Comics: Dark Ark Vol 1 - Reviewed

Daniel reviews Dark Ark Vol 1

When I was a lot younger, I was forced into going to Sunday school with my step sisters. To this day I have no idea why, as neither of our families were religious. Perhaps it was the free babysitting service. It’s a fair trade right? We give you the day to sit in peace, and all we ask in return is the opportunity to indoctrinate your children. They gave us free biscuits and I had a thing for one of the girls there, so it wasn’t all bad. That was until the story books came out.

Naturally, one of the books was the tale of Noah’s Ark, the noble spirited hero saving all of the world’s animals on his VIP cruise ship. Even at that young age I felt like the story was too perfect. Never mind the incestuous connotations of repopulating the world with only one of each sex, which seems to be a popular theme in the bible. See His other works such as; two people one apple, the ultimate overreaction, and of course the well known family favorite; kill your son so I know you love me.

How did the lions not eat the gazelles? How did the rabbits not overpopulate and consume all of the food? It really was the faultlessness of the story, the happy ending and lack of human and animal struggle that ruined it for me. The clear cut good vs evil narrative never appealed, even at that young age. Conscious beings are nuanced complex creatures, which is why Dark Ark's plot is more enticing. Despite the unicorns, miniatures and werewolves, this story feels more realistic when compared to its spiritual predecessor. The imperfections in Dark Ark's characters are what drive its plot, and that is why I enjoyed it so much. Sunday school be damned, let the monsters take the stage!

From writer Cullen Bunn and artist Juan Doe comes this unique horror drama. Dark Ark, by the writers own admission, is a goofy premise. Our protagonist (Shrae) has been tasked with protecting the unnatural monsters and creatures of the world by a mysterious dark lord, presented as the devil archetype. Shrae, his family, the monsters and a group of imprisoned sacrificial captives do their best to survive the trials and tribulations of the ark.

Doe does a fantastic job at bringing the ark and its creatures to life. He utilizes an intentionally limited color palette for his backdrops, which makes for a melancholy and moody setting. These creatures in their natural habitats are designed to disappear. They exist under your bed, in the woods where your children play, in ancient tombs and derelict buildings; they are not designed to stand out. Doe was challenged to make these shadow dwellers pop, and I think he’s succeeded in that.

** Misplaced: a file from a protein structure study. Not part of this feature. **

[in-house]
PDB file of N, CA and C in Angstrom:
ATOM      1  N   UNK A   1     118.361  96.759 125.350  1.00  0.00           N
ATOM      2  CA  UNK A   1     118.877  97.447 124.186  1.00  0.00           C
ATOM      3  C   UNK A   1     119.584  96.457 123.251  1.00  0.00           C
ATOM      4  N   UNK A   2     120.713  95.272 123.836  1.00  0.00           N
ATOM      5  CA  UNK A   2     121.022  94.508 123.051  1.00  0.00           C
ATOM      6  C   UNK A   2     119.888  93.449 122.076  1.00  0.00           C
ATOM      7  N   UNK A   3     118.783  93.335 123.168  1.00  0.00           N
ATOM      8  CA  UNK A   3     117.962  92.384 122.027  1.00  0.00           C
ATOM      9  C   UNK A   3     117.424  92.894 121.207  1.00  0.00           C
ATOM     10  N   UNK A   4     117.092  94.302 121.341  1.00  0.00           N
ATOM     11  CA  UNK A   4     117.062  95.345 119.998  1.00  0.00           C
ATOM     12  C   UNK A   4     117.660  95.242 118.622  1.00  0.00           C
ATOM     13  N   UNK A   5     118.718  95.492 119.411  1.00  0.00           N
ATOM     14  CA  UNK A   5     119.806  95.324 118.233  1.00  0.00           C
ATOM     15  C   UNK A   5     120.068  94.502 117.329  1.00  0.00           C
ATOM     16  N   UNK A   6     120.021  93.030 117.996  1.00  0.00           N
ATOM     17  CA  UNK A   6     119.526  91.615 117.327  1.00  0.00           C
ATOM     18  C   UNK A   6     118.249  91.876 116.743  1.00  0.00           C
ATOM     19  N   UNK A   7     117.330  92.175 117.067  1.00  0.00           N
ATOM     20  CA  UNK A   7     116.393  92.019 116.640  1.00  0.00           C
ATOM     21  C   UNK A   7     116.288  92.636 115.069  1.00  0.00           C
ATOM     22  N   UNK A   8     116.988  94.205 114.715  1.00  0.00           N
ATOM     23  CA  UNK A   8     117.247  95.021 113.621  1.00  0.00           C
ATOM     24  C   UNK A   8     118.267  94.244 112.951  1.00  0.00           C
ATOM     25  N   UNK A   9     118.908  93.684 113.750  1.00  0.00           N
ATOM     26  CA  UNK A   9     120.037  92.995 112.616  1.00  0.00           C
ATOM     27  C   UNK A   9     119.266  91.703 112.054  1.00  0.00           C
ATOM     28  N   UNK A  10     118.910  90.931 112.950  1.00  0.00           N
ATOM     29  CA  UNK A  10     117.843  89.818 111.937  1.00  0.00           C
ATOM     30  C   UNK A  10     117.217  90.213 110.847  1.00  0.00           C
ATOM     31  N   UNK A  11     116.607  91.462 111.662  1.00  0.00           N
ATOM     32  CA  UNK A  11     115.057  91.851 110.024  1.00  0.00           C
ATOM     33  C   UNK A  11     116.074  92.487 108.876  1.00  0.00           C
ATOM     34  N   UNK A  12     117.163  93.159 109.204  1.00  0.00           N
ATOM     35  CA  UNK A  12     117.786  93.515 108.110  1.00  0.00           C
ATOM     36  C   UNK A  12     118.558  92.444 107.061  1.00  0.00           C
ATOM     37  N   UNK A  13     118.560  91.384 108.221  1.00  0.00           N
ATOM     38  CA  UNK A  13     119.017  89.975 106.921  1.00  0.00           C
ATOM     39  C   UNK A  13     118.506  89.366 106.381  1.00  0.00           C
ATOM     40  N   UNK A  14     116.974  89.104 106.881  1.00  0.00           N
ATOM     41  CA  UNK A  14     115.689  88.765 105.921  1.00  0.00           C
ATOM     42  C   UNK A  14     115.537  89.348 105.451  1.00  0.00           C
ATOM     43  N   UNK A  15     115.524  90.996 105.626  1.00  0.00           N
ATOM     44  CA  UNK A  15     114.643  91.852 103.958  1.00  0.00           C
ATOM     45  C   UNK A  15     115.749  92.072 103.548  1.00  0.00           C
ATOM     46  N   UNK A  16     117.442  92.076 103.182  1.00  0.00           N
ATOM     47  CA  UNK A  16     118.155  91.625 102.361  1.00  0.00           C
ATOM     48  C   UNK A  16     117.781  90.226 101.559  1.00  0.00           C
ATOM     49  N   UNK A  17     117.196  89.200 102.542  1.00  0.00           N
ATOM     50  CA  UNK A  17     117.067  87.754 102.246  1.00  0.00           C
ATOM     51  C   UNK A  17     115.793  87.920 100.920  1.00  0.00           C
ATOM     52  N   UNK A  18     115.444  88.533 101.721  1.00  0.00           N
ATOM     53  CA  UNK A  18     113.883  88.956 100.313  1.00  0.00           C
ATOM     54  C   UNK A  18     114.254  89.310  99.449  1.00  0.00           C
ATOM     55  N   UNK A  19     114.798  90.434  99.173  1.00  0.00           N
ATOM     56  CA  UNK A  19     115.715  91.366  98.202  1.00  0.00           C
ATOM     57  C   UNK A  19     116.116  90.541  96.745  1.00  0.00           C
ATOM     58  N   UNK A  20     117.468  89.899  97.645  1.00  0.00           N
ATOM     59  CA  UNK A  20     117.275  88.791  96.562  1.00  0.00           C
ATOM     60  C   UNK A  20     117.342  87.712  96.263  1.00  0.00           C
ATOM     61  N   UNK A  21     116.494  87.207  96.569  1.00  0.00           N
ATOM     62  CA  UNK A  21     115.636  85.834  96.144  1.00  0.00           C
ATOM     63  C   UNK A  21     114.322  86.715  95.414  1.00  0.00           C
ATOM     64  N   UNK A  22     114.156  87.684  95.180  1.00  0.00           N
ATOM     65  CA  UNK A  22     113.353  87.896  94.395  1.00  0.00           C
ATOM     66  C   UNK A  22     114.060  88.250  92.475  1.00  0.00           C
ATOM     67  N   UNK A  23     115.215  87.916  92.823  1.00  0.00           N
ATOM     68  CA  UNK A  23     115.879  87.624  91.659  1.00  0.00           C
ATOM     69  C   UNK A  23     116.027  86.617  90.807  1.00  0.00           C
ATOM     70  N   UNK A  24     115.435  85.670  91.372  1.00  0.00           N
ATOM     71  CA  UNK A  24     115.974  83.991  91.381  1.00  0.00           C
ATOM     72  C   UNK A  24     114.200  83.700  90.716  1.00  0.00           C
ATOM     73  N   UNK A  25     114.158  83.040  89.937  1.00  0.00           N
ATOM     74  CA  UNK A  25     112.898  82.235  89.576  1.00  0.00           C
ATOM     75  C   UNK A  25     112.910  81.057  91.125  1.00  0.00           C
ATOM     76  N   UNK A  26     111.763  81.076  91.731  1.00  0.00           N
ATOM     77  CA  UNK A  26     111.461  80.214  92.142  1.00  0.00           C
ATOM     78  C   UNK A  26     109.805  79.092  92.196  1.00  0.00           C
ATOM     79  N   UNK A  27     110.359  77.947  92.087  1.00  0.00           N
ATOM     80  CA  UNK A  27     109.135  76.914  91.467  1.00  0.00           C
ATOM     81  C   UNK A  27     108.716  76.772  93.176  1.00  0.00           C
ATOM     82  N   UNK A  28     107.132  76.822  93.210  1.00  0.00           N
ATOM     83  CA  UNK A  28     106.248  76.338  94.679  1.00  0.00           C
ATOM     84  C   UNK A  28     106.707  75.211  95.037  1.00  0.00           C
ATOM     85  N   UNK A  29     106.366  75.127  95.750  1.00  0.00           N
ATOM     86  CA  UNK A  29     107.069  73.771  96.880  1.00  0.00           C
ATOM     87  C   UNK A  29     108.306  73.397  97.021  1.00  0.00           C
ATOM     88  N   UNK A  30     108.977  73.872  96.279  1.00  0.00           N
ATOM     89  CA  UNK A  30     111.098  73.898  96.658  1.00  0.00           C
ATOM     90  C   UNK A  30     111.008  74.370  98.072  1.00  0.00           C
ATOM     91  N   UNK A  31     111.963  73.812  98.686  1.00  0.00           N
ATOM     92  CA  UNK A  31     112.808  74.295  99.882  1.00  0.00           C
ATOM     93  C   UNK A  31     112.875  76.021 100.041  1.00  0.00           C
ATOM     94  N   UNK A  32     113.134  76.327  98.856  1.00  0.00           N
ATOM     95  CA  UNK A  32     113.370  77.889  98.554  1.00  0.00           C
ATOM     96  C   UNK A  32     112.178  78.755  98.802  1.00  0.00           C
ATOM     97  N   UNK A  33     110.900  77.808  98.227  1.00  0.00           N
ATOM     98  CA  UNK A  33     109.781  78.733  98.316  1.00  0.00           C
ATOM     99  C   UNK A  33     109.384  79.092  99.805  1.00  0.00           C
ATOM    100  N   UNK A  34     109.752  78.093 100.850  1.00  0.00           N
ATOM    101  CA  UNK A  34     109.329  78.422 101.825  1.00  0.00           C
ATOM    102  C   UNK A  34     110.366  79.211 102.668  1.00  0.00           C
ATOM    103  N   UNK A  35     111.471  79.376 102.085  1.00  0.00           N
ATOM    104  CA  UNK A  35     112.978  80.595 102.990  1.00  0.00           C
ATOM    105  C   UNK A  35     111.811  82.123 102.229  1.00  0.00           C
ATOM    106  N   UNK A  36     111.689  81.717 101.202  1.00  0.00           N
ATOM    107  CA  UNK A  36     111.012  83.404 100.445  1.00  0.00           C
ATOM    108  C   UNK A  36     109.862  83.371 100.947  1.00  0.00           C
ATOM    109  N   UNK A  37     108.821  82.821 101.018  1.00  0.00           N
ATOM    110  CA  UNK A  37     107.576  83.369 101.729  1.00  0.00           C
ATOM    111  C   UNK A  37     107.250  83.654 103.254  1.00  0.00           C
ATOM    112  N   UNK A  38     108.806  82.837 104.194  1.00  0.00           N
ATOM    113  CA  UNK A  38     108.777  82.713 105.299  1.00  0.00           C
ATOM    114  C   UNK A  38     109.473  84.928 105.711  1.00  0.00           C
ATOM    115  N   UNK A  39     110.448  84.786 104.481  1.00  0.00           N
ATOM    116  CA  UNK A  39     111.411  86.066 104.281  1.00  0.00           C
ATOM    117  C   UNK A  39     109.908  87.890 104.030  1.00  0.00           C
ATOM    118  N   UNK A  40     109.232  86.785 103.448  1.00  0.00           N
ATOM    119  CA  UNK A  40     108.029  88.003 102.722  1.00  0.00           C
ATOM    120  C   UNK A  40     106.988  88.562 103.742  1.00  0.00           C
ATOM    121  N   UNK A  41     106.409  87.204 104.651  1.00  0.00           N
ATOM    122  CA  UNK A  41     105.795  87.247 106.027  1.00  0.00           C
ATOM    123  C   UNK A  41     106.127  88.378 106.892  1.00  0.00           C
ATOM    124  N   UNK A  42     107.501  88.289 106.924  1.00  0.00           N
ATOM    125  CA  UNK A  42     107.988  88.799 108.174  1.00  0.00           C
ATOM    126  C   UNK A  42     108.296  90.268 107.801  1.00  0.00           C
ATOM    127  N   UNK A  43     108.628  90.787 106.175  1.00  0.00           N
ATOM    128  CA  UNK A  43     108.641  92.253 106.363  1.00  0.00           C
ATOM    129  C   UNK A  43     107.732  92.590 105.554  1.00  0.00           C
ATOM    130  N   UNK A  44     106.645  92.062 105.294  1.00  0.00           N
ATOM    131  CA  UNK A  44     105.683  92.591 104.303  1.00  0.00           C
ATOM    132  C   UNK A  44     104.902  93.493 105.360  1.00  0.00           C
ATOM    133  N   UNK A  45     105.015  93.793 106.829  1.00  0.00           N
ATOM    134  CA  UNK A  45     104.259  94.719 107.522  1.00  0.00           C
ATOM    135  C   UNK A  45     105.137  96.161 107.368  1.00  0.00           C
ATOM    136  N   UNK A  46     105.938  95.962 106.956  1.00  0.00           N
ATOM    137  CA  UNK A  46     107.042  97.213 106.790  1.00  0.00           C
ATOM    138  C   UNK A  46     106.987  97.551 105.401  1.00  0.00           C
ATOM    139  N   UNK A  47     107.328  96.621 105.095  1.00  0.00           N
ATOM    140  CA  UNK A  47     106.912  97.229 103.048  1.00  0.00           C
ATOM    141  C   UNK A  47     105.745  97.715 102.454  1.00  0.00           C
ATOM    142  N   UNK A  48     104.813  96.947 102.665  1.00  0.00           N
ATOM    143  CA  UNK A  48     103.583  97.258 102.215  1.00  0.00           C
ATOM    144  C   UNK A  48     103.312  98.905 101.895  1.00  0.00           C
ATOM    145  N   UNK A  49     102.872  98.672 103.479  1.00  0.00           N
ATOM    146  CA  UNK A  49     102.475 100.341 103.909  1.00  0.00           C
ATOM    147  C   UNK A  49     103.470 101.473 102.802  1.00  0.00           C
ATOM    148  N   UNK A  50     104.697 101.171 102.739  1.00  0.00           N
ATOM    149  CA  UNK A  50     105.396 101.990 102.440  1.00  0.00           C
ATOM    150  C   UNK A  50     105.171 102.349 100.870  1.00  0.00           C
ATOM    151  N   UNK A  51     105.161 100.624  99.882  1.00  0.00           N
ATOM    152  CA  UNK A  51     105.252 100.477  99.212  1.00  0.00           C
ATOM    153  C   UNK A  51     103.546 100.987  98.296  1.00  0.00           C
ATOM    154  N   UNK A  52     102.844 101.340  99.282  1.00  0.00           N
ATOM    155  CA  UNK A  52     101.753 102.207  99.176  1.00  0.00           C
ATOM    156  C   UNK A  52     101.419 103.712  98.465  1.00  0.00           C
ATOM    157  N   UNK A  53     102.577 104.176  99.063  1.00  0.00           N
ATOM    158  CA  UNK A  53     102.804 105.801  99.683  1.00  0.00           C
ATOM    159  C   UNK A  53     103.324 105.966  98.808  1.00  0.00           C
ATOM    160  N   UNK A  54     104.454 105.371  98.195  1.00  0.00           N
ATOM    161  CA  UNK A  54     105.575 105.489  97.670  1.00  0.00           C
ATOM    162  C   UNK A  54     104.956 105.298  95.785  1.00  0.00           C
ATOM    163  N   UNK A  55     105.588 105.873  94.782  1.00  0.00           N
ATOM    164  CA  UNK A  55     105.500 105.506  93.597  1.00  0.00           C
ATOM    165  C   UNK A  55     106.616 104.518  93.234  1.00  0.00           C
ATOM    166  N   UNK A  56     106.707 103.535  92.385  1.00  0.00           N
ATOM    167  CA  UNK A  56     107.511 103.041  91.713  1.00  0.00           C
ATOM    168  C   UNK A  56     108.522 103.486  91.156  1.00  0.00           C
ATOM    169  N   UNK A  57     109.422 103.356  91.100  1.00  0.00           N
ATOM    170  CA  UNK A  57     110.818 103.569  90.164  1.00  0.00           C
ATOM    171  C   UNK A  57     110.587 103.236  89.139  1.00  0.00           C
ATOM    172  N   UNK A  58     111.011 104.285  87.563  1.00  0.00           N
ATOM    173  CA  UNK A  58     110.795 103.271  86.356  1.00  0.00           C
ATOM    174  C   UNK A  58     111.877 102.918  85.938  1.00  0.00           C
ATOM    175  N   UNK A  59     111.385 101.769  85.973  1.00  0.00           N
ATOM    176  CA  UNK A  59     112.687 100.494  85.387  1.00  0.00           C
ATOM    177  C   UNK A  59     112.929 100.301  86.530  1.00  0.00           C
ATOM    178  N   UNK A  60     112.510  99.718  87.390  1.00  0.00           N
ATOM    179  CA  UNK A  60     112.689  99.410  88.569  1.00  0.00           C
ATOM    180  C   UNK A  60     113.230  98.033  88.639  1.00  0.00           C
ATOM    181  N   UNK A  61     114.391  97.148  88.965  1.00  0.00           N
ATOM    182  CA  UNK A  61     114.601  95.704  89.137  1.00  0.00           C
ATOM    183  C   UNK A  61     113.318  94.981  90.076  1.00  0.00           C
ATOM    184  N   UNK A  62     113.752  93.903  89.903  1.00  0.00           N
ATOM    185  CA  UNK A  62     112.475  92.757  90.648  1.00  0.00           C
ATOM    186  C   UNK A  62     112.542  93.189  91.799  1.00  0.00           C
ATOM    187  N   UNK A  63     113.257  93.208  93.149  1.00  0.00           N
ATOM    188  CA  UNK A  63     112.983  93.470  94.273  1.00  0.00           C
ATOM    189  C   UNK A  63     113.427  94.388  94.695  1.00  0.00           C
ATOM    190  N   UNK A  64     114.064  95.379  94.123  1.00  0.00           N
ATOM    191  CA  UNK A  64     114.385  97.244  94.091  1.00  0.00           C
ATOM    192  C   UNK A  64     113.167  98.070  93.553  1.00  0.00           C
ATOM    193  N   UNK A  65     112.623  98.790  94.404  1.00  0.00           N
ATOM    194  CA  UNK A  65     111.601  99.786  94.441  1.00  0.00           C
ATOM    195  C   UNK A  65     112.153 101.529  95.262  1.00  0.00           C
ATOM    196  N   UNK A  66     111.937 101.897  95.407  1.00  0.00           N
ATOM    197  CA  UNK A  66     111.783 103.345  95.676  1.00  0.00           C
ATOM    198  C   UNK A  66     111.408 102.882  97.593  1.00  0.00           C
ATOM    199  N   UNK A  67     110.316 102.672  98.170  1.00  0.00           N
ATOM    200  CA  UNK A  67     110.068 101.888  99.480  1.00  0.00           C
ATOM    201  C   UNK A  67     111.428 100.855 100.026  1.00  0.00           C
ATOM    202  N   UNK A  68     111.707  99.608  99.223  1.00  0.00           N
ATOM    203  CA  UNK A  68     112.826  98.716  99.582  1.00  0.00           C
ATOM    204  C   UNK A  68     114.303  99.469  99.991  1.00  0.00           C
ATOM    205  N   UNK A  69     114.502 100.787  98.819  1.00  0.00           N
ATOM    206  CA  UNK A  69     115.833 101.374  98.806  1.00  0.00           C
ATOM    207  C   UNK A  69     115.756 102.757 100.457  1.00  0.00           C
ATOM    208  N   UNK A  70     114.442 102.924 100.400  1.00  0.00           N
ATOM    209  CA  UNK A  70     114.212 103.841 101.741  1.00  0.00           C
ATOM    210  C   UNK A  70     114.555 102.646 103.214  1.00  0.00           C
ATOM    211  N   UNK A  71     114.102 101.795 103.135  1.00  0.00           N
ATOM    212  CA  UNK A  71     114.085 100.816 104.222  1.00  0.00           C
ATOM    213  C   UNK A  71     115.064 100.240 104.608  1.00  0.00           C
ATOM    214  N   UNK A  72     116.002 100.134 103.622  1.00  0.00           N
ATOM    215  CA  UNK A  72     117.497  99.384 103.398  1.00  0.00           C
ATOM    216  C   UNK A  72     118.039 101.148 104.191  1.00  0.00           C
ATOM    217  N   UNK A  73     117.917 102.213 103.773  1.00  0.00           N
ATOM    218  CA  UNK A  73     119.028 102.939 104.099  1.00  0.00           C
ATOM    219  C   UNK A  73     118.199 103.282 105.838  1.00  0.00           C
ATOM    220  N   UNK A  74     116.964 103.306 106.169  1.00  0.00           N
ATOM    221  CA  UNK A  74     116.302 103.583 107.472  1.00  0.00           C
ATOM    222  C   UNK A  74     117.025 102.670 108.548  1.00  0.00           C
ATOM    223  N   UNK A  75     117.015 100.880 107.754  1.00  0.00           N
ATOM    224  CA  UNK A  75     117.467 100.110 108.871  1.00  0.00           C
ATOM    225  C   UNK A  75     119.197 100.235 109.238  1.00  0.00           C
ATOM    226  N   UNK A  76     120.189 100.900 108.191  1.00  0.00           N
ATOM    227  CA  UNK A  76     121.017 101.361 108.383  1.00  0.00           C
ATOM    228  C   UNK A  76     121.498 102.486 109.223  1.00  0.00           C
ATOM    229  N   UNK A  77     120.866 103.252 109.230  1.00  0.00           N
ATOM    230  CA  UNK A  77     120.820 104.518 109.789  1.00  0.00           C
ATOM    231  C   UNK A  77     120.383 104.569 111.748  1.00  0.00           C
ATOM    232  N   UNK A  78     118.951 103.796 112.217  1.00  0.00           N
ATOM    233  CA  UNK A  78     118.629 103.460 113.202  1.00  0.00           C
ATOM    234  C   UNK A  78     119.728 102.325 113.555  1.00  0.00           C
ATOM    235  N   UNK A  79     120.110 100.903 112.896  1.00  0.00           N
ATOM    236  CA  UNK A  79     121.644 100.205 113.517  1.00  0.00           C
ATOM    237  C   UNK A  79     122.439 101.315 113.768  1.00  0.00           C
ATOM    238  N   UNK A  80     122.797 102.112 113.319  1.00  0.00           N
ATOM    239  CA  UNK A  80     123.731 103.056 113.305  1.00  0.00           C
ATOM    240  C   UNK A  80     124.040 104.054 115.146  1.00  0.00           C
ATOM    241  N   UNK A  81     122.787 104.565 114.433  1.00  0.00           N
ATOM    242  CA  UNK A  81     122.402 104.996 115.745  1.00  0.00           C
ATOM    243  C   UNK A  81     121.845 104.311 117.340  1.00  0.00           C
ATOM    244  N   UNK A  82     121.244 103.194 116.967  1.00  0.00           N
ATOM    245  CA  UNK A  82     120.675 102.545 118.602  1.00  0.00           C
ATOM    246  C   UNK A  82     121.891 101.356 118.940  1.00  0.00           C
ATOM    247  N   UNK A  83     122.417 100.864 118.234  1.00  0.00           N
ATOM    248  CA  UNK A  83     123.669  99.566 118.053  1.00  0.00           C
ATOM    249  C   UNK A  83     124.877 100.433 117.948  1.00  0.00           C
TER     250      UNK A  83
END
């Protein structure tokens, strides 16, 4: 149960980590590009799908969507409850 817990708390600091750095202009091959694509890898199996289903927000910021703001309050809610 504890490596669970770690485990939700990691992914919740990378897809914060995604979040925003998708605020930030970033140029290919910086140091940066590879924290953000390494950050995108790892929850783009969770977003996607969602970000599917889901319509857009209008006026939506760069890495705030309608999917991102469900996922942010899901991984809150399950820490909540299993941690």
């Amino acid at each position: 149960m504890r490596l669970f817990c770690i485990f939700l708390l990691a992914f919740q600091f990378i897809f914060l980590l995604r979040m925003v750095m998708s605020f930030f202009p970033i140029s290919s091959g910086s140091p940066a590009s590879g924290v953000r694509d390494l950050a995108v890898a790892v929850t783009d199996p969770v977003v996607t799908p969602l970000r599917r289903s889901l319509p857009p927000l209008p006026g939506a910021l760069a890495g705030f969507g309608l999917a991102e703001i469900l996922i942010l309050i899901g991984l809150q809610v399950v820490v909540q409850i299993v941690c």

Having every mythical creature under one roof gives Bunn a great opportunity, which I thought was fulfilled wonderfully. From the start you are introduced to a variety of species. You're guided through the ins and outs of monster culture. Their hierarchies, traditions and beliefs culminate to produce a rich social landscape. The behaviors of the characters are a realistic portrayal of what it’s like to be incarcerated. In many ways our protagonist is the warden, and the monsters his prisoners. You watch any prison documentary and you will notice the similarities being portrayed. A delicate balance is maintained between them, not only between Shae and the monsters, but between the monsters themselves. There is a good grasp of social politics being portrayed here, which steadily cultivates a palpable tension for the reader.

This is the first part of a much longer series of graphic novels, so I am hesitant to conclude an opinion just yet. The character arcs haven’t had time to mature, nor has the plot. Overall, I feel as if the first installment has done its job. The Dark Ark Volume One offers an engaging story in its own right, and has also given me a taste of what’s to come. I had fun, and isn’t that why we all read graphic novels, to have fun and explore?

The foundations have been laid, and it may come as no surprise that I will be returning to this series as it develops.

-Daniel Roberts